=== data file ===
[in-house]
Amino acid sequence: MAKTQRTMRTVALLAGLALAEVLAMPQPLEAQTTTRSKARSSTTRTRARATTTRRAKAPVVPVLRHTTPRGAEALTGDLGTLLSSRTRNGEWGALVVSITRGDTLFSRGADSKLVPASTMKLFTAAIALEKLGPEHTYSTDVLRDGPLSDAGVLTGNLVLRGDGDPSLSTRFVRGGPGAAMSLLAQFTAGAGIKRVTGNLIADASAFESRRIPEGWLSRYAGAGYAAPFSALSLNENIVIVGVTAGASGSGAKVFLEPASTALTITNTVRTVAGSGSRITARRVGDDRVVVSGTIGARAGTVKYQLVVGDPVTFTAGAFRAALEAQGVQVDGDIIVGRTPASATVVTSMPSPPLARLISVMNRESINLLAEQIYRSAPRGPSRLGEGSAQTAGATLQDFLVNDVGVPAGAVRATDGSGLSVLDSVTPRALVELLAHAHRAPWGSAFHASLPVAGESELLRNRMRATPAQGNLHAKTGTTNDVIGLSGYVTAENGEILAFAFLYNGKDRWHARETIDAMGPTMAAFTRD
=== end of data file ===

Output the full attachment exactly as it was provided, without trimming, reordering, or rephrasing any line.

[in-house]
Amino acid sequence: MAKTQRTMRTVALLAGLALAEVLAMPQPLEAQTTTRSKARSSTTRTRARATTTRRAKAPVVPVLRHTTPRGAEALTGDLGTLLSSRTRNGEWGALVVSITRGDTLFSRGADSKLVPASTMKLFTAAIALEKLGPEHTYSTDVLRDGPLSDAGVLTGNLVLRGDGDPSLSTRFVRGGPGAAMSLLAQFTAGAGIKRVTGNLIADASAFESRRIPEGWLSRYAGAGYAAPFSALSLNENIVIVGVTAGASGSGAKVFLEPASTALTITNTVRTVAGSGSRITARRVGDDRVVVSGTIGARAGTVKYQLVVGDPVTFTAGAFRAALEAQGVQVDGDIIVGRTPASATVVTSMPSPPLARLISVMNRESINLLAEQIYRSAPRGPSRLGEGSAQTAGATLQDFLVNDVGVPAGAVRATDGSGLSVLDSVTPRALVELLAHAHRAPWGSAFHASLPVAGESELLRNRMRATPAQGNLHAKTGTTNDVIGLSGYVTAENGEILAFAFLYNGKDRWHARETIDAMGPTMAAFTRD